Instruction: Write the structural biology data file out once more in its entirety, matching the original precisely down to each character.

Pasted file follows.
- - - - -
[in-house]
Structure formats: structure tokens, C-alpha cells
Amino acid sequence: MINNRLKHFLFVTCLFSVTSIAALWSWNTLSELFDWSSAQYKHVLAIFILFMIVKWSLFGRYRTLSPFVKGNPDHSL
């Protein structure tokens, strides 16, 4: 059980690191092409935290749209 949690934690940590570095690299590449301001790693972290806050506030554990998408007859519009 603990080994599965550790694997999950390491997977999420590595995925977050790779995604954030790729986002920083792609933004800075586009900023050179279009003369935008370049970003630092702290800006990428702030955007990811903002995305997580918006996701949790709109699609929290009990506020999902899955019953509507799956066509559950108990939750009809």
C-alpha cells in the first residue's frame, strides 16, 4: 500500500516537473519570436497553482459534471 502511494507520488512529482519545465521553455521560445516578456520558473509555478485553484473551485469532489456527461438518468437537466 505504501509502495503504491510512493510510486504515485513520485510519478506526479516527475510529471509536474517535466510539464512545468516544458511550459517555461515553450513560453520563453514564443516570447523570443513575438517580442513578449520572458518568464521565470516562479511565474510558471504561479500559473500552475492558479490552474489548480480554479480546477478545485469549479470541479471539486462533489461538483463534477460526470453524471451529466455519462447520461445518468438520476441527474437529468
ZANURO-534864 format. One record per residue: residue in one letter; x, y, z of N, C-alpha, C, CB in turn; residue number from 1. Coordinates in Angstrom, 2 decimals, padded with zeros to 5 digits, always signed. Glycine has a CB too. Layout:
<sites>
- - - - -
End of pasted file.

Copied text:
[in-house]
Structure formats: structure tokens, C-alpha cells
Amino acid sequence: MINNRLKHFLFVTCLFSVTSIAALWSWNTLSELFDWSSAQYKHVLAIFILFMIVKWSLFGRYRTLSPFVKGNPDHSL
């Protein structure tokens, strides 16, 4: 059980690191092409935290749209 949690934690940590570095690299590449301001790693972290806050506030554990998408007859519009 603990080994599965550790694997999950390491997977999420590595995925977050790779995604954030790729986002920083792609933004800075586009900023050179279009003369935008370049970003630092702290800006990428702030955007990811903002995305997580918006996701949790709109699609929290009990506020999902899955019953509507799956066509559950108990939750009809």
C-alpha cells in the first residue's frame, strides 16, 4: 500500500516537473519570436497553482459534471 502511494507520488512529482519545465521553455521560445516578456520558473509555478485553484473551485469532489456527461438518468437537466 505504501509502495503504491510512493510510486504515485513520485510519478506526479516527475510529471509536474517535466510539464512545468516544458511550459517555461515553450513560453520563453514564443516570447523570443513575438517580442513578449520572458518568464521565470516562479511565474510558471504561479500559473500552475492558479490552474489548480480554479480546477478545485469549479470541479471539486462533489461538483463534477460526470453524471451529466455519462447520461445518468438520476441527474437529468
ZANURO-534864 format. One record per residue: residue in one letter; x, y, z of N, C-alpha, C, CB in turn; residue number from 1. Coordinates in Angstrom, 2 decimals, padded with zeros to 5 digits, always signed. Glycine has a CB too. Layout:
<sites>